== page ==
No Arab historical figure is more demonized than the Egyptian literati-turned-Islamist Sayyid Qutb. A poet and literary critic in his youth, Qutb is known to have abandoned literature in the 1950s in favor of Islamism, becoming its most prominent ideologist to this day. In a sharp departure from this common narrative, Sabaseviciute offers a fresh perspective on Qutb's life that examines his Islamist commitment as a continuation of his literary project. Contrary to the notion of Islam's incompatibility with literature, the book argues that Islamism provided as Qutb with a novel way to pursue his metaphysical quest at a time when the rising anti-colonial movement brought the Romantic models of literature to their demise. Drawing upon unexplored material on Qutb's life--book reviews, criticism, intellectual collaborations, memoirs, and personal interviews with his former acquaintances--Sabaseviciute traces the development of Qutb's thought in line with his shifting networks of friendship and patronage. In a distinct sociological take on Arab intellectual and literary history, this book unveils the unexplored dimensions of Qutb's involvement in Cairo's burgeoning cultural scene.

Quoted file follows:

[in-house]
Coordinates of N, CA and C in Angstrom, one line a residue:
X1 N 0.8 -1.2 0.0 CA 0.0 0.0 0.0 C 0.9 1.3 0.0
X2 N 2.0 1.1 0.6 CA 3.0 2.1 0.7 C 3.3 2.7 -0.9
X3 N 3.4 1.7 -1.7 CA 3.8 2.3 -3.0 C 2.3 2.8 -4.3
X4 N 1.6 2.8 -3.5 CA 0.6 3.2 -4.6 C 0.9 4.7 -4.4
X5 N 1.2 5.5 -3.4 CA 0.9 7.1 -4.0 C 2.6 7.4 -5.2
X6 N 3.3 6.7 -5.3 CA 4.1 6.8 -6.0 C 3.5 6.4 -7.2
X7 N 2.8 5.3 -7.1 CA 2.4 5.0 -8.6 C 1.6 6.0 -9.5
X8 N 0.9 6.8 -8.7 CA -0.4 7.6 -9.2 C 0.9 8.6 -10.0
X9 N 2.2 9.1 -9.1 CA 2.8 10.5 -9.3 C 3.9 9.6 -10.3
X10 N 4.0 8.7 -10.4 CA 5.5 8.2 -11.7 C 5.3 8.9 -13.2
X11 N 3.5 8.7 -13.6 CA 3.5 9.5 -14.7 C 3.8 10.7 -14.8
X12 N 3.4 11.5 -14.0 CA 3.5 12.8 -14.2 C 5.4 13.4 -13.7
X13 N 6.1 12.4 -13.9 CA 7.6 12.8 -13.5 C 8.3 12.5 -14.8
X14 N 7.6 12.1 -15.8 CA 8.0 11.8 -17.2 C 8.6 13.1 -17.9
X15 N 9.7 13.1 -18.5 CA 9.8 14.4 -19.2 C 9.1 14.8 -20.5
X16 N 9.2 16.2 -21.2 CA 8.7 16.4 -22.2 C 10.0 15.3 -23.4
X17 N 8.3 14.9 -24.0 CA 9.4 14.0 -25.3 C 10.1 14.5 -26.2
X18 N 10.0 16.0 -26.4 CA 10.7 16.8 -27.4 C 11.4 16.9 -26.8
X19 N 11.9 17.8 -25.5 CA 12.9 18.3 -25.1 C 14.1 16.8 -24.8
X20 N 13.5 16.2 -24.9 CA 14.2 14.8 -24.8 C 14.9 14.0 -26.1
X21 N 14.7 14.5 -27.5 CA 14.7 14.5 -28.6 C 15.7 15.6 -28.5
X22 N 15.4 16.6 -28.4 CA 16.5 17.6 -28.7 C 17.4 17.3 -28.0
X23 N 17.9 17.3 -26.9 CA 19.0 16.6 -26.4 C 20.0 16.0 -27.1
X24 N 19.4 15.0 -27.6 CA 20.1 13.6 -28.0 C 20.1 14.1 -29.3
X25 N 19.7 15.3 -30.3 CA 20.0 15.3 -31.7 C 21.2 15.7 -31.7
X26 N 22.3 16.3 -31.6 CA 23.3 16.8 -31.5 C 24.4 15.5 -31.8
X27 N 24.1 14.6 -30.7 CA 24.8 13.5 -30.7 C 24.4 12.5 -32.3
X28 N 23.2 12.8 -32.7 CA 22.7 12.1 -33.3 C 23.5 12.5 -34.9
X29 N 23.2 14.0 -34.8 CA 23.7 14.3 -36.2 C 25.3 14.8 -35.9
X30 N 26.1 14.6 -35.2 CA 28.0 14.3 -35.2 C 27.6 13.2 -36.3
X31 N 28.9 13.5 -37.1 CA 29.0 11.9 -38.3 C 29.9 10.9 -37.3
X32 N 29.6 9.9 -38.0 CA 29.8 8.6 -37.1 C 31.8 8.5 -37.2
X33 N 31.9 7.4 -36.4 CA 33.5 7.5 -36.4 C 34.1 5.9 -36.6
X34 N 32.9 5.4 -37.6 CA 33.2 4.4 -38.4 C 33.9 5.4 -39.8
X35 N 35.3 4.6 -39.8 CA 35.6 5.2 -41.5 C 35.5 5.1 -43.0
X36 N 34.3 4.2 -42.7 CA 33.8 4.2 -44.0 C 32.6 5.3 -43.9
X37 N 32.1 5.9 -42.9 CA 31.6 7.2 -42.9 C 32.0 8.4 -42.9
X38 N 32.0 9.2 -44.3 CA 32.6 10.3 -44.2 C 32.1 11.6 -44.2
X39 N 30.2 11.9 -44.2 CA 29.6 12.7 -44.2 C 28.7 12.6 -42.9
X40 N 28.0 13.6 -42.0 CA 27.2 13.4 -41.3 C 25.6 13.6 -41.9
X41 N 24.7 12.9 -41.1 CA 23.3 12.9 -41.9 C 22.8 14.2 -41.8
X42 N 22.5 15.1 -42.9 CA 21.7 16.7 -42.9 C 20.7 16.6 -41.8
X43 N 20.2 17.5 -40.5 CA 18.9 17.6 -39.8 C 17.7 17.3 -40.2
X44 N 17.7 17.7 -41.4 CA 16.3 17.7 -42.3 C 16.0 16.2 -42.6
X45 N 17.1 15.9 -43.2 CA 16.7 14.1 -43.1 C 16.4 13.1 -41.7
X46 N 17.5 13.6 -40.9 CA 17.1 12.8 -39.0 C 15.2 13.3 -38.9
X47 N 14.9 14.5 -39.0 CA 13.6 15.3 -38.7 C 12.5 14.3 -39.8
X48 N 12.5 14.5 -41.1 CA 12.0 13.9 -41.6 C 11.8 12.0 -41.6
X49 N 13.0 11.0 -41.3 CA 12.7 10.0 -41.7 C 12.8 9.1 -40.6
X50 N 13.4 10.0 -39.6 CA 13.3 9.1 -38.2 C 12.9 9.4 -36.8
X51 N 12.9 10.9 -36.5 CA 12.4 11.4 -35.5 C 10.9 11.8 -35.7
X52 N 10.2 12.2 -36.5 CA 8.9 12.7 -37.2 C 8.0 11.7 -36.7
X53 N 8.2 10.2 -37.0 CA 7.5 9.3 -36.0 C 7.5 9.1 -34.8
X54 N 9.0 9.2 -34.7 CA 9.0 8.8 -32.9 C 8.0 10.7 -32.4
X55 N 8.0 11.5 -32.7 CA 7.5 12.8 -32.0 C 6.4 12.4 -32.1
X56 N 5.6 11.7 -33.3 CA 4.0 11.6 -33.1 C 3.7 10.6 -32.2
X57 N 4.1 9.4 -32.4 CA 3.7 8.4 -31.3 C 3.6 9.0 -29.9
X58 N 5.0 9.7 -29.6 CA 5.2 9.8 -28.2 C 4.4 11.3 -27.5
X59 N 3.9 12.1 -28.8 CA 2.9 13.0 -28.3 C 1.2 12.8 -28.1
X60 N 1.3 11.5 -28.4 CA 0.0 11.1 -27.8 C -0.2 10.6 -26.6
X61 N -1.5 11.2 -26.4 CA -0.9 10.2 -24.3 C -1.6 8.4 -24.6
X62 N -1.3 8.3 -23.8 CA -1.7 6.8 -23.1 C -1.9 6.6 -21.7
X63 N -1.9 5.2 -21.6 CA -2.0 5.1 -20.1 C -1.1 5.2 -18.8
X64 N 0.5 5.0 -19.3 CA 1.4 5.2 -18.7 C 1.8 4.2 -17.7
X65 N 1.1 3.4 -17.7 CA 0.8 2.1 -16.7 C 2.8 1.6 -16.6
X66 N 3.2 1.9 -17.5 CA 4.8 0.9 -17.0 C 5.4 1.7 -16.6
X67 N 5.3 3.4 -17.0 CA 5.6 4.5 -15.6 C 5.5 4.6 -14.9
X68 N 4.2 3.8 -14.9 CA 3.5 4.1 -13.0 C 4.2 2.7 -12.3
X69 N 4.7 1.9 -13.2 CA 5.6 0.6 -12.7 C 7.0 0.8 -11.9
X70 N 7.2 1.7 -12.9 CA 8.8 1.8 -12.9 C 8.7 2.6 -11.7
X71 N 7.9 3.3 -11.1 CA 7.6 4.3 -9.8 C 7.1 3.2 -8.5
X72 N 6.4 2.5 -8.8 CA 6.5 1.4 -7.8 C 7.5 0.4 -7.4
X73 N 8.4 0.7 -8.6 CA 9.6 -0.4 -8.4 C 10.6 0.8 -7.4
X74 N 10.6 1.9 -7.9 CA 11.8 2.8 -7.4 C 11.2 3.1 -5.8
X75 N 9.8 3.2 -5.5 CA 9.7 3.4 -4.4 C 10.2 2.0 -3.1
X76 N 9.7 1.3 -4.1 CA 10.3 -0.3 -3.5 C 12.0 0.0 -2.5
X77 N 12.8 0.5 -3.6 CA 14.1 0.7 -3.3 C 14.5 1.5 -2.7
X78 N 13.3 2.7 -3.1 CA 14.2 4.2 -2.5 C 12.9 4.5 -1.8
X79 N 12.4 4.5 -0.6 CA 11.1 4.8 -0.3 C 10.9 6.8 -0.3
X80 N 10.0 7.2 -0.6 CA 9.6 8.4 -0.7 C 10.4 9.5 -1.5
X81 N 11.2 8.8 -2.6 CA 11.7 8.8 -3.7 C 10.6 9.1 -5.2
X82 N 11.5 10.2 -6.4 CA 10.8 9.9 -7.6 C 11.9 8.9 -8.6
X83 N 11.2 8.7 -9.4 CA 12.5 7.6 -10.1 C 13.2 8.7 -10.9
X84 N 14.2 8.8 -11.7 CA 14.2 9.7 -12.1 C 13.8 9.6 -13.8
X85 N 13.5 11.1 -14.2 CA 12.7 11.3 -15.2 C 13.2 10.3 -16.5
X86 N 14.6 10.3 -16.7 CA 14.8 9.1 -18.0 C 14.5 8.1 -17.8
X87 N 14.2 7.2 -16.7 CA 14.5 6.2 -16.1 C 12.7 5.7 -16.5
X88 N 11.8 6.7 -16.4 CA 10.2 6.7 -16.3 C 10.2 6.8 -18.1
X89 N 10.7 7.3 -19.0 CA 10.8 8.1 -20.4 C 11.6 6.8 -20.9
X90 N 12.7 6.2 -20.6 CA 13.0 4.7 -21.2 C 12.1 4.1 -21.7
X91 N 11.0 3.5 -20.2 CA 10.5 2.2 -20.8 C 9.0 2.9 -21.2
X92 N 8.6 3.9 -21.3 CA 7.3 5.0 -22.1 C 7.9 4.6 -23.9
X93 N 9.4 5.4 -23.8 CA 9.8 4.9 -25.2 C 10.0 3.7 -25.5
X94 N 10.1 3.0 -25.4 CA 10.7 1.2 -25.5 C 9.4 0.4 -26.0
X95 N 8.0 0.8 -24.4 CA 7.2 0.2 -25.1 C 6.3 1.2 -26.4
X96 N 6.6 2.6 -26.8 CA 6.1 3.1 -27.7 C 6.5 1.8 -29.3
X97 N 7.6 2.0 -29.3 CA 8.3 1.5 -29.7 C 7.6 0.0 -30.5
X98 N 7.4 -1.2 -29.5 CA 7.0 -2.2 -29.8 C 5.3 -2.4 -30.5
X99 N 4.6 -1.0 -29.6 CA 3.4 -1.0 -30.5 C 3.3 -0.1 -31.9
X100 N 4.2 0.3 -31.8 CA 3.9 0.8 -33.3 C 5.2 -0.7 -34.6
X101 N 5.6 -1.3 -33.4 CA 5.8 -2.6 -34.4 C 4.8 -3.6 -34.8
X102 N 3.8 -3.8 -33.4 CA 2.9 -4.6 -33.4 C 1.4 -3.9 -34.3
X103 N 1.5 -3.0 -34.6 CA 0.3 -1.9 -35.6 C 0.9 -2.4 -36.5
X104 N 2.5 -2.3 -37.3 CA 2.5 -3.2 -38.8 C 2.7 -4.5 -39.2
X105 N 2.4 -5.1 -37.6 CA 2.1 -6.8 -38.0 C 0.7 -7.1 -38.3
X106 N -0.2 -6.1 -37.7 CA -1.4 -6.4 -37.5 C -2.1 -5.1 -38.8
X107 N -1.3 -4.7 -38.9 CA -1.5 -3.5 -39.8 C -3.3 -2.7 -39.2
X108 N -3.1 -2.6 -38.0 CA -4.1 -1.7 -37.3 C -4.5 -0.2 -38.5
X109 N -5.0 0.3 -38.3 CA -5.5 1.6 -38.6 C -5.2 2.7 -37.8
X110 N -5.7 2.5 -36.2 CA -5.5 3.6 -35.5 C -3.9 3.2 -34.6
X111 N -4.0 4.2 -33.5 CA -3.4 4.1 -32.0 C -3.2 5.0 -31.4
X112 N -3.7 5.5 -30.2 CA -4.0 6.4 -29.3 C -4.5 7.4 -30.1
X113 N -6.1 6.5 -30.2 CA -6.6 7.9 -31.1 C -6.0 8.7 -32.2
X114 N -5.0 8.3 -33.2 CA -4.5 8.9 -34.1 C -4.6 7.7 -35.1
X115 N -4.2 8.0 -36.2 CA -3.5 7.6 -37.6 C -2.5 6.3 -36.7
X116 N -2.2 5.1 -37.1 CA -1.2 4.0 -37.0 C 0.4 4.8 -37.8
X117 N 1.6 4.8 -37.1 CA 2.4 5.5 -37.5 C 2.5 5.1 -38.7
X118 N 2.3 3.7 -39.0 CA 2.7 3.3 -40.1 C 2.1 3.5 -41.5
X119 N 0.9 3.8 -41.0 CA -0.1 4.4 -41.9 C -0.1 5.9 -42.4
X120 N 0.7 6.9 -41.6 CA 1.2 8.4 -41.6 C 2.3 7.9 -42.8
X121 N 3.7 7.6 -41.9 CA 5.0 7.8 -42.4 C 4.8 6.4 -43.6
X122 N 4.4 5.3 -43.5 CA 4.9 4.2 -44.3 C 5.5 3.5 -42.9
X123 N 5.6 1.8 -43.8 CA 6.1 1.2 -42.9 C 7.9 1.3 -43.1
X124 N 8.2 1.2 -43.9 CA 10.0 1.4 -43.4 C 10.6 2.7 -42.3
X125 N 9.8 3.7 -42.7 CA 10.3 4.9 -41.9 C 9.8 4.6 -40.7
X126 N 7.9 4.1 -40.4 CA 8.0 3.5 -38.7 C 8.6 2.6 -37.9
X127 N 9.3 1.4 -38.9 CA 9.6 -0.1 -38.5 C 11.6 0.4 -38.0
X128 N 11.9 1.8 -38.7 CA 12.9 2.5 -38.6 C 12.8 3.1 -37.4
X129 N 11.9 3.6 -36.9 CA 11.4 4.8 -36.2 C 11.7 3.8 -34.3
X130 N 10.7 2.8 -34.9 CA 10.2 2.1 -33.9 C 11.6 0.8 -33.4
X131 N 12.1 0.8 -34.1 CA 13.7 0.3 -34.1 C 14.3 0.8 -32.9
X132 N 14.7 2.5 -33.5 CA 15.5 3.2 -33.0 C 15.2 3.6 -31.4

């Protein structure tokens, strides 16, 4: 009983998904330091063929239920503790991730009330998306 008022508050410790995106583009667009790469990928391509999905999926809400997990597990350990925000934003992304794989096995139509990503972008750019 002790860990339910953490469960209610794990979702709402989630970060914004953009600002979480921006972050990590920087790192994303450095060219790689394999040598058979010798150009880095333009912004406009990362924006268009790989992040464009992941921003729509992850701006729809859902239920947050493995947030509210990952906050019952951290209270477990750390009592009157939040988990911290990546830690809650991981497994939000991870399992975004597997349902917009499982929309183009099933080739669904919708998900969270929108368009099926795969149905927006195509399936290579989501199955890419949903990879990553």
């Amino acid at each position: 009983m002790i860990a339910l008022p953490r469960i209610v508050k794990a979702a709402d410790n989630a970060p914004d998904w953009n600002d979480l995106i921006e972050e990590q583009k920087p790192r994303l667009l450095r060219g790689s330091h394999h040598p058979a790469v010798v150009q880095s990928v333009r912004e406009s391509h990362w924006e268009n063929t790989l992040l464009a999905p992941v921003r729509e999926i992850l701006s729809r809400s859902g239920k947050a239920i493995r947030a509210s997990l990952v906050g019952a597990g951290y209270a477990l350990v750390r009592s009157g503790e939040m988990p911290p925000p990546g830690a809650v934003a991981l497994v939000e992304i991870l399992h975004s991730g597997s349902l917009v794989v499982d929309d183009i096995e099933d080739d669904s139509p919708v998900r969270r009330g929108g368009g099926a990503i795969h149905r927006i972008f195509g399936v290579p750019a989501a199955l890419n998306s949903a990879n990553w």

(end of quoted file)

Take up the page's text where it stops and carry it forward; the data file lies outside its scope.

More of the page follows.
About the Author
Giedre Sabaseviciute is research fellow at the Oriental Institute in the Czech Academy of Sciences, specializing in Egypt's intellectual past and present.